Maxine Kumin: 'History Lesson' and 'Saying Goodbye'

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RIP FEBRUARY 7, 2014

Maxine Kumin: 'History Lesson' and 'Saying Goodbye'

Pulitzer-Winning Poet Maxine Kumin passed away yesterday at age 88. Here, two poems by the poet from The New Republic archive.

History Lesson

You were begotten in a vague war.
American planes ran their fingers
through the sky between truces as your daddy crossed parallels
to plant you as bald as an onion
in 1954. 

Two years later you sailed
you think you remember
on a converted troopship full
of new wives and wet paints while
the plum puts of your mother’s eyes
wobbled and threatened to come loose. 

After that there were knots
in your father's GI work boots
and the sounds of night robbers
ransacking the rooming house
cantering up the staircase
to his delicate Korean lady. 

You were six years into English subtitles
when they whisked her away in a bedroll
of lipstick and false eyelashes. 

Before the disaster there are omens.
Comets come, the geese lay bloody eggs
and some old crone hacks open
a still-born lamb to read its entrails.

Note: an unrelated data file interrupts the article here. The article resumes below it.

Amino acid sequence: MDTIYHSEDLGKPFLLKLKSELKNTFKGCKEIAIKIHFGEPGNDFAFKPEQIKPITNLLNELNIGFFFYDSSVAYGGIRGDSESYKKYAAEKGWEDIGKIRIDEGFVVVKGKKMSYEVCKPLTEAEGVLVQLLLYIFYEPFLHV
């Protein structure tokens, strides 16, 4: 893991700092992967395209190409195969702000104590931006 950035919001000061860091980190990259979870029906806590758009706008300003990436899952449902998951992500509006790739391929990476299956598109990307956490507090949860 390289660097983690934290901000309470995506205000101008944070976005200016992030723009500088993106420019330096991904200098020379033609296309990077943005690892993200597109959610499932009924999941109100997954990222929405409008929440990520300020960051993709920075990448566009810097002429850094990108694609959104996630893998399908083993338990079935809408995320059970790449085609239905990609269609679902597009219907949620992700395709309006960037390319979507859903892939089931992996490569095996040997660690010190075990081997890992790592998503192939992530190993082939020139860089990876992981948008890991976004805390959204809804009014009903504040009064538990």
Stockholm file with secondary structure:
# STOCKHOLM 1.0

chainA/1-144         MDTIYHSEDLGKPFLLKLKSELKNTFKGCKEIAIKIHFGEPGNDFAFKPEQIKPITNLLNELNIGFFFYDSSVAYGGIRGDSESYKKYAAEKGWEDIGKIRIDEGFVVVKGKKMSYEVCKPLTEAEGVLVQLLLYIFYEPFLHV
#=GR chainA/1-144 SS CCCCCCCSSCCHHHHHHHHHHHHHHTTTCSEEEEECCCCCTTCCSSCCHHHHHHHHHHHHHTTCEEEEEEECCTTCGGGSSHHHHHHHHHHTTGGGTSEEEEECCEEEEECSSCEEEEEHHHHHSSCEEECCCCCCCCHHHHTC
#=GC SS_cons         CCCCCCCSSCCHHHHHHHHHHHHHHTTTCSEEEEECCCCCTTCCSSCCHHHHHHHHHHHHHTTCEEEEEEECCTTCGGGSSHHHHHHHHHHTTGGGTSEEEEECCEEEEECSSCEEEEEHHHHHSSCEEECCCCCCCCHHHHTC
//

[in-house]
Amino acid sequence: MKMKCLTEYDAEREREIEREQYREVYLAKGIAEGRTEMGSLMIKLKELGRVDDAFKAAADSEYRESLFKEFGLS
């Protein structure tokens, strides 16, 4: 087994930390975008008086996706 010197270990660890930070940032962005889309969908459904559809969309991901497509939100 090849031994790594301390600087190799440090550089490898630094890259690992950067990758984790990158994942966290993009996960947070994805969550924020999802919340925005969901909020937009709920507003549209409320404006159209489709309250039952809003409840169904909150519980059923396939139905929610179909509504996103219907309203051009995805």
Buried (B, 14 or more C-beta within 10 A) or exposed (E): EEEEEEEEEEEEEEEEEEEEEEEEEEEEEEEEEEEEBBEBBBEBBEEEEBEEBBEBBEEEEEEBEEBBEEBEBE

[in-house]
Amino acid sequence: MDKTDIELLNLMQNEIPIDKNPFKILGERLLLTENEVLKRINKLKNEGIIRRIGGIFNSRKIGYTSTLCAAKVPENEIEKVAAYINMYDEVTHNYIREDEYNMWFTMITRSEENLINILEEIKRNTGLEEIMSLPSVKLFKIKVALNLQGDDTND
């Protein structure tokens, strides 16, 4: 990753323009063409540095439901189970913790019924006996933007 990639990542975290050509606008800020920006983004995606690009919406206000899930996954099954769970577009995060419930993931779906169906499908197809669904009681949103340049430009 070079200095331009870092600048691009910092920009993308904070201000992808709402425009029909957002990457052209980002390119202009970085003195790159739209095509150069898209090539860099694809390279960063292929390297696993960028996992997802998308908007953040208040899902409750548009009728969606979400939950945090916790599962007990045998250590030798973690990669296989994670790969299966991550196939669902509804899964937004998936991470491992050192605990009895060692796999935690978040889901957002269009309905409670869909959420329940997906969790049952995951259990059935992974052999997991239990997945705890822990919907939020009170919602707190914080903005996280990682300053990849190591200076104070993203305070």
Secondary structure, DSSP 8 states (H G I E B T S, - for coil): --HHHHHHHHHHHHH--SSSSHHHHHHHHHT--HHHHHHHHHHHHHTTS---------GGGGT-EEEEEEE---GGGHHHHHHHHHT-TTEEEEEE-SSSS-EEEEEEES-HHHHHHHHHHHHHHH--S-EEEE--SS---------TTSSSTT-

In this case, the landlady tattled
alarm and sent for the cops. 

She boiled saltines in blue milk
a whiff of scald that still gags you
until they came with red wristbones
and let you play games with the handcuffs
all the way to the stale clothes of state schools
the lysol washrooms and the tin tray suppers.

It is true that we like down on cowflops
praying they'll tum into pillows.
It is true that our mothers explode out of the snowballs of dreams
or speak to us down the chimney
saying our names above the wind 

or scrape their legs like crickets
in the dead grass behind the toolshed
tapping a code we can't read.
That a man may be free of his ghosts
he must retum to them like a garden.
He must put his hands in the sweet rot
uprooting the turnips, washing them
tying them into bundles
and shouldering the whole load to market.

Saying Goodbye

We kissed in the car in
the Howard Johnson parking lot
while the french fries, pale
as erasers in the take-out box,
oiled each other's wet sides
and the bland magnesia milkshake belched secretly under its straws.
The slats of the aqua cupola
were sharply watchful.
A thin sleet salted the orange roof.

At that time a swollen woman,
her hair in pink snakes heavier
than Medusa's, cornered herseld
in the phone booth and worked
at the holes of the dial.
She spoke. Her alarm was a dumbshow
of large gestures and she heaved
herself out as from an executions
and started down the state highway,
the young girl inside her running.

The telephone dangled on its cord,
hapless as a shoe swayes by its laces,
and the howler signal sang
until it entered our own mouths.

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posted in: culture, poetry, pulitzer prize

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PHOTO BY Courtesy of Poetry Foundation
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